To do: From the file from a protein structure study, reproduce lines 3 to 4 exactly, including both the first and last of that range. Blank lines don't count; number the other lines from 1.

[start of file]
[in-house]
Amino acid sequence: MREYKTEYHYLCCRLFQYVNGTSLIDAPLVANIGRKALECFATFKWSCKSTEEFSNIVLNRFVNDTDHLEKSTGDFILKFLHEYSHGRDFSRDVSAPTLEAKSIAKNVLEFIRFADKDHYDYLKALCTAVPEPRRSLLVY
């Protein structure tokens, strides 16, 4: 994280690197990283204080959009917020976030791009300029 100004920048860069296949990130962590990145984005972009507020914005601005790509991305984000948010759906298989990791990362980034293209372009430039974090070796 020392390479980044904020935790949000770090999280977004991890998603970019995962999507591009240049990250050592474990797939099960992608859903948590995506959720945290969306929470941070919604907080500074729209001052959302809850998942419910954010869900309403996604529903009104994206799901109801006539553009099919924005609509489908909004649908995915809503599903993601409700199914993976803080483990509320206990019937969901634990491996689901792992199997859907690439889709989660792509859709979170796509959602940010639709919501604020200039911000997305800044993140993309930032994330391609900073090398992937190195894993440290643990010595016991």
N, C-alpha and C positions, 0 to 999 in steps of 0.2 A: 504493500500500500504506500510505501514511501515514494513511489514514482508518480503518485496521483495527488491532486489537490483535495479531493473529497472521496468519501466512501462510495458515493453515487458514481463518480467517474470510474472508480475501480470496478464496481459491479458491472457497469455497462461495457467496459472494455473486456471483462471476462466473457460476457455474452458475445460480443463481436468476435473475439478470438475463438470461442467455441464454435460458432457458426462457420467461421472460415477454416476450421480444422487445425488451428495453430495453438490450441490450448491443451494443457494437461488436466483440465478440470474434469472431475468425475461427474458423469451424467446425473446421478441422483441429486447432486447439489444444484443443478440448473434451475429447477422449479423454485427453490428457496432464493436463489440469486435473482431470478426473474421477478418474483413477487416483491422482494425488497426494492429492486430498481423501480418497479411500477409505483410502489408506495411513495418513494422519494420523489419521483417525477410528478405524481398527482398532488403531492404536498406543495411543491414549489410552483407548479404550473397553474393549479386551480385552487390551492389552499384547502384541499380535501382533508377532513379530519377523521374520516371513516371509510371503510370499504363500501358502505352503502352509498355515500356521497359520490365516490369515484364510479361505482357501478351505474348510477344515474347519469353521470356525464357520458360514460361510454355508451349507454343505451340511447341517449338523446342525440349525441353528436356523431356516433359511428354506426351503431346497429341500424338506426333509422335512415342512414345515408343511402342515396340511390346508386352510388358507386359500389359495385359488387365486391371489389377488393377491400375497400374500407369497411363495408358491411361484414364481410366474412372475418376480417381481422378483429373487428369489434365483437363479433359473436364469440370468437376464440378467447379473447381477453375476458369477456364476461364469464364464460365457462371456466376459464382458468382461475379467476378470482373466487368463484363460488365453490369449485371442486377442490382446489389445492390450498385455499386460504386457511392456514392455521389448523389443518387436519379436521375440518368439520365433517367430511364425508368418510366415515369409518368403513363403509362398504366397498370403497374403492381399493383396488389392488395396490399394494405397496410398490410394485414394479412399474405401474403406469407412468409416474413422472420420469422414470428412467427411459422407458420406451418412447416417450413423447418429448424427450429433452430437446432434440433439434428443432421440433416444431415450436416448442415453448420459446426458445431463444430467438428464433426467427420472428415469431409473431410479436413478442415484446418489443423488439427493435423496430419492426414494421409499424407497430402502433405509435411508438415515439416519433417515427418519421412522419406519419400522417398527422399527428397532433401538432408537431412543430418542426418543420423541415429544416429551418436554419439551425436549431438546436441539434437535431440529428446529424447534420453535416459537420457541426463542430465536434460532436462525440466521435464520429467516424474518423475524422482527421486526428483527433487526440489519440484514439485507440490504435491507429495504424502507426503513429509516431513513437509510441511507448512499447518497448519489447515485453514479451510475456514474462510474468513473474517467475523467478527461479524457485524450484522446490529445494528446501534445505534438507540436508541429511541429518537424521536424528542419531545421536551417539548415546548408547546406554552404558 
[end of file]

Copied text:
């Protein structure tokens, strides 16, 4: 994280690197990283204080959009917020976030791009300029 100004920048860069296949990130962590990145984005972009507020914005601005790509991305984000948010759906298989990791990362980034293209372009430039974090070796 020392390479980044904020935790949000770090999280977004991890998603970019995962999507591009240049990250050592474990797939099960992608859903948590995506959720945290969306929470941070919604907080500074729209001052959302809850998942419910954010869900309403996604529903009104994206799901109801006539553009099919924005609509489908909004649908995915809503599903993601409700199914993976803080483990509320206990019937969901634990491996689901792992199997859907690439889709989660792509859709979170796509959602940010639709919501604020200039911000997305800044993140993309930032994330391609900073090398992937190195894993440290643990010595016991």
N, C-alpha and C positions, 0 to 999 in steps of 0.2 A: 504493500500500500504506500510505501514511501515514494513511489514514482508518480503518485496521483495527488491532486489537490483535495479531493473529497472521496468519501466512501462510495458515493453515487458514481463518480467517474470510474472508480475501480470496478464496481459491479458491472457497469455497462461495457467496459472494455473486456471483462471476462466473457460476457455474452458475445460480443463481436468476435473475439478470438475463438470461442467455441464454435460458432457458426462457420467461421472460415477454416476450421480444422487445425488451428495453430495453438490450441490450448491443451494443457494437461488436466483440465478440470474434469472431475468425475461427474458423469451424467446425473446421478441422483441429486447432486447439489444444484443443478440448473434451475429447477422449479423454485427453490428457496432464493436463489440469486435473482431470478426473474421477478418474483413477487416483491422482494425488497426494492429492486430498481423501480418497479411500477409505483410502489408506495411513495418513494422519494420523489419521483417525477410528478405524481398527482398532488403531492404536498406543495411543491414549489410552483407548479404550473397553474393549479386551480385552487390551492389552499384547502384541499380535501382533508377532513379530519377523521374520516371513516371509510371503510370499504363500501358502505352503502352509498355515500356521497359520490365516490369515484364510479361505482357501478351505474348510477344515474347519469353521470356525464357520458360514460361510454355508451349507454343505451340511447341517449338523446342525440349525441353528436356523431356516433359511428354506426351503431346497429341500424338506426333509422335512415342512414345515408343511402342515396340511390346508386352510388358507386359500389359495385359488387365486391371489389377488393377491400375497400374500407369497411363495408358491411361484414364481410366474412372475418376480417381481422378483429373487428369489434365483437363479433359473436364469440370468437376464440378467447379473447381477453375476458369477456364476461364469464364464460365457462371456466376459464382458468382461475379467476378470482373466487368463484363460488365453490369449485371442486377442490382446489389445492390450498385455499386460504386457511392456514392455521389448523389443518387436519379436521375440518368439520365433517367430511364425508368418510366415515369409518368403513363403509362398504366397498370403497374403492381399493383396488389392488395396490399394494405397496410398490410394485414394479412399474405401474403406469407412468409416474413422472420420469422414470428412467427411459422407458420406451418412447416417450413423447418429448424427450429433452430437446432434440433439434428443432421440433416444431415450436416448442415453448420459446426458445431463444430467438428464433426467427420472428415469431409473431410479436413478442415484446418489443423488439427493435423496430419492426414494421409499424407497430402502433405509435411508438415515439416519433417515427418519421412522419406519419400522417398527422399527428397532433401538432408537431412543430418542426418543420423541415429544416429551418436554419439551425436549431438546436441539434437535431440529428446529424447534420453535416459537420457541426463542430465536434460532436462525440466521435464520429467516424474518423475524422482527421486526428483527433487526440489519440484514439485507440490504435491507429495504424502507426503513429509516431513513437509510441511507448512499447518497448519489447515485453514479451510475456514474462510474468513473474517467475523467478527461479524457485524450484522446490529445494528446501534445505534438507540436508541429511541429518537424521536424528542419531545421536551417539548415546548408547546406554552404558 